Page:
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Old 11-06-2012, 12:49 AM   #1
St John 999
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Newbie - where to after the beginners book?

Hi,
I'm after some general guidance.
I'm newish to guitar. Played a little classical when I was at Uni many years ago.
Have recently bought a great LP copy Tanglewood.
Playing through Kustom 20w practice amp. Sounds great to me.
Now I'm at the stage that my left fingers are starting to harden on the tips. And I'm about half way through a beginners guitar book. Finding this easy and relaxing. Playing about an hour a day.
I want to be able to hang out with other muso's in a relaxed environment playing stuff. Over a few drinks, - tea or otherwise.
Now my questions 1 Since most people I will play with will be way better than me I don't want to waste their time if I turn up to play should I be concentrating on playing chords and strumming rythms etc. And what sort of standards to work on?

And to get into the effects / sounds side of things which appeals to me a lot - should I go for something like the Peavey Vyper (30W) or the Boss ME 70 through my 20w Kustom.

I have no intention of perfoming live in pubs etc but more hanging out with older muso's bashing out various songs from the 80's and 90's etc (or in my case currently destroying those songs) I'm not a gear head but realise that sometimes you do need some stuff to be able to reach a reasonable level.

So after I've worked through the beginners book what next - and what gear to move on to?

Any suggestions would be welcome. Thanks and cheers.
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Old 11-06-2012, 02:20 AM   #2
jetwash69
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Guitar Pro 6.0 and download pro tabs from this site. Use the speed looper to slow things down and then build up speed gradually. Also use GP as a metronome.

Rocksmith.

In that order. They complement each other.

As for gear, consider a multieffects pedal like a Line 6 HD500 or a Fender Mustang Floor. I'd stay away from any of the simpler pedals; they're not worth it: less controls actually makes them harder, more complicated, and slower to use. Maybe a top-of-the line Digitech, VOX, or Boss MFX pedal.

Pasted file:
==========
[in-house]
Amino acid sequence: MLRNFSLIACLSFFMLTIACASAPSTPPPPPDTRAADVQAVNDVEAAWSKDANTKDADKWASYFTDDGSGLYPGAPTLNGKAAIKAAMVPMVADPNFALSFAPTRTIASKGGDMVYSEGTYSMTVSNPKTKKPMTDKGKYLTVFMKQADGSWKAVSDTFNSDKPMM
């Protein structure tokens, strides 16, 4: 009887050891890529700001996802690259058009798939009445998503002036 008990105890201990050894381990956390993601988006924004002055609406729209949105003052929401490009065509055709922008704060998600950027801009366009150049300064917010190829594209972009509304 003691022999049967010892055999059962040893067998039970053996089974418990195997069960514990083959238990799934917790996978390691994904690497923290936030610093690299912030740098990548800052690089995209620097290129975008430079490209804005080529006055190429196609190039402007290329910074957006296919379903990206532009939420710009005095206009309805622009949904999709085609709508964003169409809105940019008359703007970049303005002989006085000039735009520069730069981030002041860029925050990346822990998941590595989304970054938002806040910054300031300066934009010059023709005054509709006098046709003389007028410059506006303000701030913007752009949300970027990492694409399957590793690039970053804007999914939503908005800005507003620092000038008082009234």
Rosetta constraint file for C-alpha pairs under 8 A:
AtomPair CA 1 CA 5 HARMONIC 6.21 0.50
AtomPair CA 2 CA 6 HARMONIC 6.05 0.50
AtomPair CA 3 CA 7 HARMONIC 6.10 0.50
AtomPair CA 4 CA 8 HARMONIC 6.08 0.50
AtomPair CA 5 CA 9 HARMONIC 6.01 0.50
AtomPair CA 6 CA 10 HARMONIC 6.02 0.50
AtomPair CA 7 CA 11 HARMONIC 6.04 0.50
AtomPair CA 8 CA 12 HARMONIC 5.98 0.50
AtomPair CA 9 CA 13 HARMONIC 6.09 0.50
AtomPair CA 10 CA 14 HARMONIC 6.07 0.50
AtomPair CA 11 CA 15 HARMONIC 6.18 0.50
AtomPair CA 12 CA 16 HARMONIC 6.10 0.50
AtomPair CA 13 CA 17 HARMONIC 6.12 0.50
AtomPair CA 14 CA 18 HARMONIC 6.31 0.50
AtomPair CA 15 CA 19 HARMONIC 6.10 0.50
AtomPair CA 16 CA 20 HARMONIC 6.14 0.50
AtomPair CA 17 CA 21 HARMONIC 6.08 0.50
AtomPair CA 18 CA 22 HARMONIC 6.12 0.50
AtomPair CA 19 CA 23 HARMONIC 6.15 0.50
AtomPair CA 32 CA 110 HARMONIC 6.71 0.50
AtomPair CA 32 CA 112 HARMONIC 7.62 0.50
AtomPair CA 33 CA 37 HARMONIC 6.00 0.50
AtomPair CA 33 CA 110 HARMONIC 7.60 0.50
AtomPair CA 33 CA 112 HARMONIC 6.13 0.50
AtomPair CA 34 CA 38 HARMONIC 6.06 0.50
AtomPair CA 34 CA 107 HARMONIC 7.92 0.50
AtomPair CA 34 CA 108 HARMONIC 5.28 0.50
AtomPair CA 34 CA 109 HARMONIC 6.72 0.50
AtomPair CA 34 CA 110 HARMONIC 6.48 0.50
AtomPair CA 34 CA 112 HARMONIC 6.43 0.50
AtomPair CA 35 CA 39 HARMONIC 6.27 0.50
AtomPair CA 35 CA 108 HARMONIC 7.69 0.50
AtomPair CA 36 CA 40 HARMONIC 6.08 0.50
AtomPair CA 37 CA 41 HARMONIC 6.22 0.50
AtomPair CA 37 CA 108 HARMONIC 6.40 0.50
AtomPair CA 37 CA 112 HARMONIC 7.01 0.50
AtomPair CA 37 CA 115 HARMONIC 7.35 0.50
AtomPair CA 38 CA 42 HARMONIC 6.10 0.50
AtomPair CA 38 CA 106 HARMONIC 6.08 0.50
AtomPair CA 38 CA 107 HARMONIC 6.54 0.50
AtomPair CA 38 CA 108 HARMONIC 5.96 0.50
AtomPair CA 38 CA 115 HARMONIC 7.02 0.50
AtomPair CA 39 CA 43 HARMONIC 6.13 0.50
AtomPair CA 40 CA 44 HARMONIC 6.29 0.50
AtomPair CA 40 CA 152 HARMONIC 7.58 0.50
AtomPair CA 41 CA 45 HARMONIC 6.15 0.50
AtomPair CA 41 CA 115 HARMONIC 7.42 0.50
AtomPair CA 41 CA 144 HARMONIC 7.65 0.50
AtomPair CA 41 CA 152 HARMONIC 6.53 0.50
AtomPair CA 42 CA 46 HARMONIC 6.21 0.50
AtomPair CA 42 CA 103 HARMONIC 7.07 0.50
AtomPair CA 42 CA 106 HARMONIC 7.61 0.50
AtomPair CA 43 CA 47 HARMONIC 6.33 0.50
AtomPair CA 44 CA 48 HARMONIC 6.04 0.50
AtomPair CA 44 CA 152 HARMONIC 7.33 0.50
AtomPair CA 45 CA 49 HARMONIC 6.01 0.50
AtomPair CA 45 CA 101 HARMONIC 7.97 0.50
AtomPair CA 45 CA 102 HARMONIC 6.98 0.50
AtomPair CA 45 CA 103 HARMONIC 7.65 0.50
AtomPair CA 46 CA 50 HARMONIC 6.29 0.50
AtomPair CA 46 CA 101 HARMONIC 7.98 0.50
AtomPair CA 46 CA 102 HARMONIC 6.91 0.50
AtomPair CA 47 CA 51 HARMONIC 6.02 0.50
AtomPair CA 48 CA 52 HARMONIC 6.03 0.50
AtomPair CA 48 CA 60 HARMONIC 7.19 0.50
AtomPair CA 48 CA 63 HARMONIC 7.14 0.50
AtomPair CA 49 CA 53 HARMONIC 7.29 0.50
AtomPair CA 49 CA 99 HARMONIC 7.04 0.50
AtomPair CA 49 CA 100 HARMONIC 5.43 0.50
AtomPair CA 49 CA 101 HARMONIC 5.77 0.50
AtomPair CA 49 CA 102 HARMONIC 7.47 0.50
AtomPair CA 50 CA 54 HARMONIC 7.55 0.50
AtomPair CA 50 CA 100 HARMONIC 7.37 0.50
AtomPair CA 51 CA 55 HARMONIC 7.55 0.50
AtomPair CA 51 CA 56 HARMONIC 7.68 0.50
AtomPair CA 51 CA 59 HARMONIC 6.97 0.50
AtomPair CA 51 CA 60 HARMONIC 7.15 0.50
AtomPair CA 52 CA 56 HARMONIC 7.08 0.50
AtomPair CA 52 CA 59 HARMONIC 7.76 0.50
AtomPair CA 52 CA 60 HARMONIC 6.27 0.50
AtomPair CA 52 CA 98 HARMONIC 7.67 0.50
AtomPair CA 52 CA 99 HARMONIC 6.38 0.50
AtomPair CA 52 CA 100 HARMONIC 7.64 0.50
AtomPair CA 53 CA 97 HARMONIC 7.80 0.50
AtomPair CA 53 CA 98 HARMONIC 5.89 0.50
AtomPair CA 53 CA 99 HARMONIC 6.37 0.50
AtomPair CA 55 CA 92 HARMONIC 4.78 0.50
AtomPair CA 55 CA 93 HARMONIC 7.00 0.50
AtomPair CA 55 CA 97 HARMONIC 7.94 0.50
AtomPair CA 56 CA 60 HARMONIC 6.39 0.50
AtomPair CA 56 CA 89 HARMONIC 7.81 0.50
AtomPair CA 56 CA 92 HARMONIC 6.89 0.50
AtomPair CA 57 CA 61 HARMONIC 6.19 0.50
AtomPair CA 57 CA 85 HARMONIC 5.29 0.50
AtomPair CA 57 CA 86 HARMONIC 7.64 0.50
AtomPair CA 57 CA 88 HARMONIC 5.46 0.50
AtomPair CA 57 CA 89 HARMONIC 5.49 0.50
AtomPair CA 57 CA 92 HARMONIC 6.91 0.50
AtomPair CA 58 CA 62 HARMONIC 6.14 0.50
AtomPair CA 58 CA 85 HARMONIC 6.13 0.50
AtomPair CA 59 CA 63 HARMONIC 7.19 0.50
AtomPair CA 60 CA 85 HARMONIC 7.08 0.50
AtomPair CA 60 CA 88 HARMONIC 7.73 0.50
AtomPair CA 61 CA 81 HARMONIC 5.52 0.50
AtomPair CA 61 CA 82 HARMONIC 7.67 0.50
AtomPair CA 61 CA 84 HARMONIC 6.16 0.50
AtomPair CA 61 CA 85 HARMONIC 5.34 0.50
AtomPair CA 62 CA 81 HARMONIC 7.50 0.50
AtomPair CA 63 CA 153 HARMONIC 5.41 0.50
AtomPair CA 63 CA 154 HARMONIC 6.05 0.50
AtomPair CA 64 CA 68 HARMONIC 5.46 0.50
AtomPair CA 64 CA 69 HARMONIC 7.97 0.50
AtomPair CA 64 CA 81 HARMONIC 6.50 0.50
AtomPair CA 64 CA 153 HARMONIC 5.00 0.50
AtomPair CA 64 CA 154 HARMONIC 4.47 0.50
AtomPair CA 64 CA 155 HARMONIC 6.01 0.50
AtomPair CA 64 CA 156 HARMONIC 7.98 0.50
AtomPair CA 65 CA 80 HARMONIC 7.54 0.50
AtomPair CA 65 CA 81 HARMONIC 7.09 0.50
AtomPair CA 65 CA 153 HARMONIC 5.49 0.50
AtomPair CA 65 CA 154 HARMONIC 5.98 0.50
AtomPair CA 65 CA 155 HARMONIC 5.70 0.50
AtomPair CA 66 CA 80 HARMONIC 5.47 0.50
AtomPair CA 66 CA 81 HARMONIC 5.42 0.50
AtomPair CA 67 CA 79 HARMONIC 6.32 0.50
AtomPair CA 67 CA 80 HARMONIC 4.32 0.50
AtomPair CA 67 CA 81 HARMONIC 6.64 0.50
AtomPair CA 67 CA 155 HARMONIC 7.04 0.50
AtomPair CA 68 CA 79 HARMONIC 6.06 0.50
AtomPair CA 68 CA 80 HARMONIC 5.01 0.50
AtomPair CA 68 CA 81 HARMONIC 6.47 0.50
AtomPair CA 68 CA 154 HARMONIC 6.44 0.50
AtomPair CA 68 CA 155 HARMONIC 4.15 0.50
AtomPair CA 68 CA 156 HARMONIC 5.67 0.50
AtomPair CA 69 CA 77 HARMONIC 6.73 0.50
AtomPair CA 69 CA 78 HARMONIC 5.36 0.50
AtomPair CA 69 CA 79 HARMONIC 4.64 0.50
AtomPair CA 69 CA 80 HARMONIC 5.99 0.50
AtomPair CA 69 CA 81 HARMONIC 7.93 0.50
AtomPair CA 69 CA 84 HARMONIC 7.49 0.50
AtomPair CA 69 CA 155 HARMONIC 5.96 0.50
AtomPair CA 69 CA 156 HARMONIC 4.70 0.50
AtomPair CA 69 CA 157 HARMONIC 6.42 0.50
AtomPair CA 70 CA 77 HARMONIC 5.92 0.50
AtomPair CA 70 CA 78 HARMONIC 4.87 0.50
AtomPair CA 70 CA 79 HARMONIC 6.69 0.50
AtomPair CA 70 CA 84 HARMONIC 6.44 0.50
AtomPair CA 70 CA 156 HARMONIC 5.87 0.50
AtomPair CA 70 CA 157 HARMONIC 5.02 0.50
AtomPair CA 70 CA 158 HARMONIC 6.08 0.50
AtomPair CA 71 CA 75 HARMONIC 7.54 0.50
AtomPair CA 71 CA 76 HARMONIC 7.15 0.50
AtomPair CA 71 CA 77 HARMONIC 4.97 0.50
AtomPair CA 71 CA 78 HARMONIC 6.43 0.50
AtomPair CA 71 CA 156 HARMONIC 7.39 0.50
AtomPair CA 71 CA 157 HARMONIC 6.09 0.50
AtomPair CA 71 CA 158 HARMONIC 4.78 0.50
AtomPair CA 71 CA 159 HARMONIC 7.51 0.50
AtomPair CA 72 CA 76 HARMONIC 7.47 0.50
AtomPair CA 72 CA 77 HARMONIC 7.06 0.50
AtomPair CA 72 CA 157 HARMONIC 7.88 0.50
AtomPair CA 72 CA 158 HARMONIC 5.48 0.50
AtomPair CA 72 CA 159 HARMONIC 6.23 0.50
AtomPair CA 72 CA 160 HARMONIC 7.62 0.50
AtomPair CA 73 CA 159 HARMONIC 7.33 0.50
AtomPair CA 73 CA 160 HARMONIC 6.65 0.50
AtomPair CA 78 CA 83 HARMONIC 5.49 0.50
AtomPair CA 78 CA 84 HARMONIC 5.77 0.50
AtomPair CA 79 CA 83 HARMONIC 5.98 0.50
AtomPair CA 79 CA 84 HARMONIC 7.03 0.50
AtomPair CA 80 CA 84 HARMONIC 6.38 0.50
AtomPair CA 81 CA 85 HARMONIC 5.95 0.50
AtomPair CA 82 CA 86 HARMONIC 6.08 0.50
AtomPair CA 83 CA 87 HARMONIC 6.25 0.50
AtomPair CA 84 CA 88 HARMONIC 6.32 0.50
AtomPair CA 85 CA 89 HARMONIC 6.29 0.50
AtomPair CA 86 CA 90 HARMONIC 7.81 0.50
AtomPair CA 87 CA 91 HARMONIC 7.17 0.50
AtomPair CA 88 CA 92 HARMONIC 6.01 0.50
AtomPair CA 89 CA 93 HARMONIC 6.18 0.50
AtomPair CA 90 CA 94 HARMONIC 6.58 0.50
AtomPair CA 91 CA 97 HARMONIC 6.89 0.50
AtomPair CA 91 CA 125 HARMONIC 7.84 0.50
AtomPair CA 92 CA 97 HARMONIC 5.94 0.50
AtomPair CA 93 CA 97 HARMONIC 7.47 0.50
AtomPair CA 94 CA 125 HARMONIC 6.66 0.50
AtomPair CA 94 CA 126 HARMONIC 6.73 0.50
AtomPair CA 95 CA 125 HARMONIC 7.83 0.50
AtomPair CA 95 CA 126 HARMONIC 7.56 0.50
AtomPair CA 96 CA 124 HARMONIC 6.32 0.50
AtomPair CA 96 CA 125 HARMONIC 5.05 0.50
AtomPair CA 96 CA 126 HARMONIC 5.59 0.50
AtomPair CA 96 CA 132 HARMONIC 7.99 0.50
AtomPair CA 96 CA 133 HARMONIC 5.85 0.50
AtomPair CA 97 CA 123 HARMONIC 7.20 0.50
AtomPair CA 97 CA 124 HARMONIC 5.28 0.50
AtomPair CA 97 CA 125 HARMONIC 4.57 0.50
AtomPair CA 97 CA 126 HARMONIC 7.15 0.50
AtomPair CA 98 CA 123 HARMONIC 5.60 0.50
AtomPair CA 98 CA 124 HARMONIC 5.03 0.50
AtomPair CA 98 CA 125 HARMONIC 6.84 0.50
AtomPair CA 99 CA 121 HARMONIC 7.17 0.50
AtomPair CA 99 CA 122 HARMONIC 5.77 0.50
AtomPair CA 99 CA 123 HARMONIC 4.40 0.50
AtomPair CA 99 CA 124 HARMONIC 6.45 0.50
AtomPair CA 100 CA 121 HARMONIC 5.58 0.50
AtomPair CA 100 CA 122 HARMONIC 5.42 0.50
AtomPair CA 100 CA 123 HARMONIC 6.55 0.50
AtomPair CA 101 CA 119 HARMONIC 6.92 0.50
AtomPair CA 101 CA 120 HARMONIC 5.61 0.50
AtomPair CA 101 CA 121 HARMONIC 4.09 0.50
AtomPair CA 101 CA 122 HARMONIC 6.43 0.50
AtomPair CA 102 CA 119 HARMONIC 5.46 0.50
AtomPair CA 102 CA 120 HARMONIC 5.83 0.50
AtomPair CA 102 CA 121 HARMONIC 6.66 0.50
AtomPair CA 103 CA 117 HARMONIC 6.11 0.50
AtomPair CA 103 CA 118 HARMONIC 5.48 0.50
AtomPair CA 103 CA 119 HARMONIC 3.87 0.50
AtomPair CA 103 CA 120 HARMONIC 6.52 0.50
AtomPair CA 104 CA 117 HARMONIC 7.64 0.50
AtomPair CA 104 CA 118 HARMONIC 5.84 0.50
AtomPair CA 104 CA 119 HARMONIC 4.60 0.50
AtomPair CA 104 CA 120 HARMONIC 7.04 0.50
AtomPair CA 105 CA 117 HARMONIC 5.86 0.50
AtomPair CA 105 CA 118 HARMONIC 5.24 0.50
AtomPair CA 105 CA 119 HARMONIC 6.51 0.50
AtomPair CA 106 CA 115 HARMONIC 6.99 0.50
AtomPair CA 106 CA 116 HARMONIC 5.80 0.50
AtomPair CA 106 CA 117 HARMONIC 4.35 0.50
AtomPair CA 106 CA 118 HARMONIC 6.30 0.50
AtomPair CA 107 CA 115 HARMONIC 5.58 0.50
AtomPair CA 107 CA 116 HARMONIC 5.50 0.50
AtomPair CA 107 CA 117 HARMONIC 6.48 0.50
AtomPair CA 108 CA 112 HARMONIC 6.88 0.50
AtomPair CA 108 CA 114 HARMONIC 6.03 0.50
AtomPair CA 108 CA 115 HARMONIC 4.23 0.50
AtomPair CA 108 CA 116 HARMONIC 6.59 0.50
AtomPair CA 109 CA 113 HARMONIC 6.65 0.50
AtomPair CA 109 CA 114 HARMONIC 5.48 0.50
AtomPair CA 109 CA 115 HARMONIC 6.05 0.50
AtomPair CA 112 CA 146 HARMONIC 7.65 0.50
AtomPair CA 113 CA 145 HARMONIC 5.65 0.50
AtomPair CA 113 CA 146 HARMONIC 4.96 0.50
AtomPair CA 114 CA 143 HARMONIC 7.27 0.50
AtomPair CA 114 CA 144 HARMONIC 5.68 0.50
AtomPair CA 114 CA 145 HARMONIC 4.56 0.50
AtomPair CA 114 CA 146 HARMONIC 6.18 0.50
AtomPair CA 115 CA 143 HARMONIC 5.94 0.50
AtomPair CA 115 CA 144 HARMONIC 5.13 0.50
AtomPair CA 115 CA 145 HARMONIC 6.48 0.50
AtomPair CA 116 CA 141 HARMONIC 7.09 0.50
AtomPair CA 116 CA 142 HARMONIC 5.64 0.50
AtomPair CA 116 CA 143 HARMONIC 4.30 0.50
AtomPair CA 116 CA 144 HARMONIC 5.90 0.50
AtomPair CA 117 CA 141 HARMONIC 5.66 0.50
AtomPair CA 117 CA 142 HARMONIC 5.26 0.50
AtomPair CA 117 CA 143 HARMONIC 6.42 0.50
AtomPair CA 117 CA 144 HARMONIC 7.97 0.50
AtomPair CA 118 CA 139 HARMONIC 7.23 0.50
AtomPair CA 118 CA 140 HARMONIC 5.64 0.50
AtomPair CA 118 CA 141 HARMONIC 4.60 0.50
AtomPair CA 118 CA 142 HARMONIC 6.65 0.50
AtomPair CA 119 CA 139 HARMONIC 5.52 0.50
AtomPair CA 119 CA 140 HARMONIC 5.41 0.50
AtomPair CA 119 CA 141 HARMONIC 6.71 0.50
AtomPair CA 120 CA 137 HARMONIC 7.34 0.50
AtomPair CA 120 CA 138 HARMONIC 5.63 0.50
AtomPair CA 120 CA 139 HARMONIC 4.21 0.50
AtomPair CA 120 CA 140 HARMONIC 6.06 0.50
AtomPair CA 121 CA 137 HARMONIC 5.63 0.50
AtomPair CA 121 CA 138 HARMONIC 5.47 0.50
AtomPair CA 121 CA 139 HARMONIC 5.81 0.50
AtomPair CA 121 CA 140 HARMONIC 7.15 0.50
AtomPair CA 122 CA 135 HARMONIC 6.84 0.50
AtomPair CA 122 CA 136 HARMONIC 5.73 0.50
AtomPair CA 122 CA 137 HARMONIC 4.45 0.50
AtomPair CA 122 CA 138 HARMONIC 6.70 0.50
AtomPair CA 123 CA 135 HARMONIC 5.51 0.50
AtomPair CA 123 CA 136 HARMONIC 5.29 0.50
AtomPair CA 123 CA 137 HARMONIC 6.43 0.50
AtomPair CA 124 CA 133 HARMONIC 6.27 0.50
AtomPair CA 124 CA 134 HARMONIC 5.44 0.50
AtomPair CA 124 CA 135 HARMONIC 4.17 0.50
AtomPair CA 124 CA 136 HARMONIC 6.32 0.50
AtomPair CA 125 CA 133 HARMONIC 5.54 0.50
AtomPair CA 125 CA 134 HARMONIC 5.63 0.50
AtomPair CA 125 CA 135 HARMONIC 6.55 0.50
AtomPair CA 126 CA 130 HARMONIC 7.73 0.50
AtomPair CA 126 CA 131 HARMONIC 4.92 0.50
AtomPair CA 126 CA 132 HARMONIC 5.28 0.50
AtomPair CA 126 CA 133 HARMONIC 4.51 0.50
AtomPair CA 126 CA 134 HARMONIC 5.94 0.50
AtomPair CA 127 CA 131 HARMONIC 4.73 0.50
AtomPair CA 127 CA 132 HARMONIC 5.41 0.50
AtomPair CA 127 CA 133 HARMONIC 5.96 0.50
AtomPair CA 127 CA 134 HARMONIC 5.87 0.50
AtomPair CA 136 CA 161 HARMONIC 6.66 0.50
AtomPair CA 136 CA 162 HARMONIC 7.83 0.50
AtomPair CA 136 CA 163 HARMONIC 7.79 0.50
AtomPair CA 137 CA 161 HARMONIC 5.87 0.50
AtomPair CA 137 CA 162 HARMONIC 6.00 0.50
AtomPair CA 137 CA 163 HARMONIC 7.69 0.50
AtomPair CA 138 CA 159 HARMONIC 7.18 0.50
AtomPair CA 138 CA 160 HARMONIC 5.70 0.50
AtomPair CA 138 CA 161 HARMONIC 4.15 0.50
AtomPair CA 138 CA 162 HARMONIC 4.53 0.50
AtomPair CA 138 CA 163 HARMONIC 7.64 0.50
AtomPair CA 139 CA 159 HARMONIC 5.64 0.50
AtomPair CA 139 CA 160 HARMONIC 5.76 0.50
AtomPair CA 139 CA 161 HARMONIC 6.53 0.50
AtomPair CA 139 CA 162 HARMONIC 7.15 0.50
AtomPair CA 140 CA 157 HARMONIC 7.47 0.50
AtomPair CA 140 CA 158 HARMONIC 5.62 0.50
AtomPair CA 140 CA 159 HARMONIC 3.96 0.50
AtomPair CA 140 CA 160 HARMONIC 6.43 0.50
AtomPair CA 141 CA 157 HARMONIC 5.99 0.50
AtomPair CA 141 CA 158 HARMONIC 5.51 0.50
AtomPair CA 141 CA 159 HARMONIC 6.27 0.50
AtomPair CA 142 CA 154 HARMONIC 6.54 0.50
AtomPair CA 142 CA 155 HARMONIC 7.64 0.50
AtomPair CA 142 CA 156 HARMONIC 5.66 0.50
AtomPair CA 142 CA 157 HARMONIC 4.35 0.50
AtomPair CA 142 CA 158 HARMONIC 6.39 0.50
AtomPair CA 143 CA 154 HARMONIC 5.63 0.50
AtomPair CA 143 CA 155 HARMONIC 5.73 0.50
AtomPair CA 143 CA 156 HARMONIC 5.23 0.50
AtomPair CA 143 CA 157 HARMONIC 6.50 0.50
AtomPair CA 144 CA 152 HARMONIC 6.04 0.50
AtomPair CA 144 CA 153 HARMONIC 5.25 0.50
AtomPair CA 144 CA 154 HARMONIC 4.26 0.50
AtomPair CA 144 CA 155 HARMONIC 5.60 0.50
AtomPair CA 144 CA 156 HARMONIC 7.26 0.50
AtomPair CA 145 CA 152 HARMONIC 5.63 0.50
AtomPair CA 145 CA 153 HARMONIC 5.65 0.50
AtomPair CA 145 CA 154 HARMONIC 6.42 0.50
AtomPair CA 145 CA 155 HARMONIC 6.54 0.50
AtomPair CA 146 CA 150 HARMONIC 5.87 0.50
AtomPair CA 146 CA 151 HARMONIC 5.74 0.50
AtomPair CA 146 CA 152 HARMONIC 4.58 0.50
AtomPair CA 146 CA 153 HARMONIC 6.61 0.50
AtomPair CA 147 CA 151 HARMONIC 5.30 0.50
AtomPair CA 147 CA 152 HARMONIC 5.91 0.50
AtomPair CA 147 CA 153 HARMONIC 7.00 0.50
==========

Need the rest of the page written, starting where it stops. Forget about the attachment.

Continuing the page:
Other useful stuff include Snark headstock tuners, the String Stretcha (Google it), Fender Gig Stands, and a special wrench to keep your jack tight (like this).

Last edited by jetwash69 : 11-06-2012 at 02:22 AM.
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Old 11-06-2012, 02:31 AM   #3
St John 999
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Thanks Jetwash69
That's great practical advice.
Cheers
St John
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Old 11-06-2012, 02:44 AM   #4
KorYi
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pretty much what jetwash69 said.

I'd just add that instead of guitar pro (which is like $60 i think) you can use free tuxguitar which has similar functions.

Also instead of a string stretcha (what happened to stretching strings with a hand?) i'd rather get a string winder, which can save a lot of time/effort while changing string on non-locking tuners
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Old 11-06-2012, 03:16 AM   #5
St John 999
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I'm looking forward (with some dread) when it comes time to change the strings so I should get organised and get a string winder.

I am amazed how good tuxguitar is for a free program. I ran it on a Linux machine a couple of days ago. I need to work out how to make it play only a small section (and slowly).

Thanks KorYi
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Old 11-06-2012, 03:41 AM   #6
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You will have more fun when playing with other people if you prepare yourself first.The first time around,you may want to do more listening and observing than actual playing.That way you will know what to work on for the next time.Playing with other people can be daunting at first.Be patient and be persistent and you will be making music with your friends in no time.There is a book called 100 guitar tips you should have been told by David Mead.It has answers to all the things you mentioned and more.Good luck and have fun.